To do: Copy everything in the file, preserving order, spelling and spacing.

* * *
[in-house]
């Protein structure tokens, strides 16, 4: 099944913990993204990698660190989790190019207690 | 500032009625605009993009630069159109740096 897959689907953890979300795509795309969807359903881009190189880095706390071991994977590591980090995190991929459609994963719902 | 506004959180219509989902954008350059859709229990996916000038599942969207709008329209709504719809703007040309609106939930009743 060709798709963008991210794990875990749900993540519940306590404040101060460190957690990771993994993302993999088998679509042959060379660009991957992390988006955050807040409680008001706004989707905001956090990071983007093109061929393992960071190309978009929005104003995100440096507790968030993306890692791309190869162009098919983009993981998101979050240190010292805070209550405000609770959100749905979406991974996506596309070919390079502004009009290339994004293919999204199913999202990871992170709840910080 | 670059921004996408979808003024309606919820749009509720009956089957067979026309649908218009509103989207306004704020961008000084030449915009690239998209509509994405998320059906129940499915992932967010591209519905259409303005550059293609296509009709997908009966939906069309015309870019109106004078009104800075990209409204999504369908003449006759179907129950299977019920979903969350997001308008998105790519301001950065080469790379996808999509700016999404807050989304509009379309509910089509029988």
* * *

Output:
[in-house]
């Protein structure tokens, strides 16, 4: 099944913990993204990698660190989790190019207690 | 500032009625605009993009630069159109740096 897959689907953890979300795509795309969807359903881009190189880095706390071991994977590591980090995190991929459609994963719902 | 506004959180219509989902954008350059859709229990996916000038599942969207709008329209709504719809703007040309609106939930009743 060709798709963008991210794990875990749900993540519940306590404040101060460190957690990771993994993302993999088998679509042959060379660009991957992390988006955050807040409680008001706004989707905001956090990071983007093109061929393992960071190309978009929005104003995100440096507790968030993306890692791309190869162009098919983009993981998101979050240190010292805070209550405000609770959100749905979406991974996506596309070919390079502004009009290339994004293919999204199913999202990871992170709840910080 | 670059921004996408979808003024309606919820749009509720009956089957067979026309649908218009509103989207306004704020961008000084030449915009690239998209509509994405998320059906129940499915992932967010591209519905259409303005550059293609296509009709997908009966939906069309015309870019109106004078009104800075990209409204999504369908003449006759179907129950299977019920979903969350997001308008998105790519301001950065080469790379996808999509700016999404807050989304509009379309509910089509029988």